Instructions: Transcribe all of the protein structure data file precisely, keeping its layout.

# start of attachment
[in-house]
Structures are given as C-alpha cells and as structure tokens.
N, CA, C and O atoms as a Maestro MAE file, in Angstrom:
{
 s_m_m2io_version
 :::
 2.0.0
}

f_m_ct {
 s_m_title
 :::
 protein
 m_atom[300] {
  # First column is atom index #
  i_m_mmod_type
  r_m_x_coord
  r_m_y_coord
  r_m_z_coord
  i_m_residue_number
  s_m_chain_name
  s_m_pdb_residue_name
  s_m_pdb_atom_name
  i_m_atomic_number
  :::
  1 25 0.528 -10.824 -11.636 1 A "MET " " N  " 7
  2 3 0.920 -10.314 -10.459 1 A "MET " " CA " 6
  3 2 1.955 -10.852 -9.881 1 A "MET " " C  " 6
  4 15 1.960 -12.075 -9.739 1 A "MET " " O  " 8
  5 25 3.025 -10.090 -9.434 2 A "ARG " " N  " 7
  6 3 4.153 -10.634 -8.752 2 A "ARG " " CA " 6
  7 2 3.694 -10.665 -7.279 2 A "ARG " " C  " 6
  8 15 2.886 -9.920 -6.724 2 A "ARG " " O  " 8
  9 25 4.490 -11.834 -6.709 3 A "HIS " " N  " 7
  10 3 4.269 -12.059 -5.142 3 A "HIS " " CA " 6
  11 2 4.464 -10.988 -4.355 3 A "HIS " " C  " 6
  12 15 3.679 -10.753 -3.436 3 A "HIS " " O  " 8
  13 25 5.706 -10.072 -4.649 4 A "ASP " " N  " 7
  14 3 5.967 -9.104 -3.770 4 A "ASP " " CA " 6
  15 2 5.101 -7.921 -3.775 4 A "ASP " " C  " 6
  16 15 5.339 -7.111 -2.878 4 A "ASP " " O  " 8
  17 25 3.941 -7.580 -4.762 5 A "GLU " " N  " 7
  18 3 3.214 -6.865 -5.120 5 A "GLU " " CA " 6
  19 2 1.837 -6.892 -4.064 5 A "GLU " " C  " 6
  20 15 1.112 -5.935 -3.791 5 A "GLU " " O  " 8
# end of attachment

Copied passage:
[in-house]
Structures are given as C-alpha cells and as structure tokens.
N, CA, C and O atoms as a Maestro MAE file, in Angstrom:
{
 s_m_m2io_version
 :::
 2.0.0
}

f_m_ct {
 s_m_title
 :::
 protein
 m_atom[300] {
  # First column is atom index #
  i_m_mmod_type
  r_m_x_coord
  r_m_y_coord
  r_m_z_coord
  i_m_residue_number
  s_m_chain_name
  s_m_pdb_residue_name
  s_m_pdb_atom_name
  i_m_atomic_number
  :::
  1 25 0.528 -10.824 -11.636 1 A "MET " " N  " 7
  2 3 0.920 -10.314 -10.459 1 A "MET " " CA " 6
  3 2 1.955 -10.852 -9.881 1 A "MET " " C  " 6
  4 15 1.960 -12.075 -9.739 1 A "MET " " O  " 8
  5 25 3.025 -10.090 -9.434 2 A "ARG " " N  " 7
  6 3 4.153 -10.634 -8.752 2 A "ARG " " CA " 6
  7 2 3.694 -10.665 -7.279 2 A "ARG " " C  " 6
  8 15 2.886 -9.920 -6.724 2 A "ARG " " O  " 8
  9 25 4.490 -11.834 -6.709 3 A "HIS " " N  " 7
  10 3 4.269 -12.059 -5.142 3 A "HIS " " CA " 6
  11 2 4.464 -10.988 -4.355 3 A "HIS " " C  " 6
  12 15 3.679 -10.753 -3.436 3 A "HIS " " O  " 8
  13 25 5.706 -10.072 -4.649 4 A "ASP " " N  " 7
  14 3 5.967 -9.104 -3.770 4 A "ASP " " CA " 6
  15 2 5.101 -7.921 -3.775 4 A "ASP " " C  " 6
  16 15 5.339 -7.111 -2.878 4 A "ASP " " O  " 8
  17 25 3.941 -7.580 -4.762 5 A "GLU " " N  " 7
  18 3 3.214 -6.865 -5.120 5 A "GLU " " CA " 6
  19 2 1.837 -6.892 -4.064 5 A "GLU " " C  " 6
  20 15 1.112 -5.935 -3.791 5 A "GLU " " O  " 8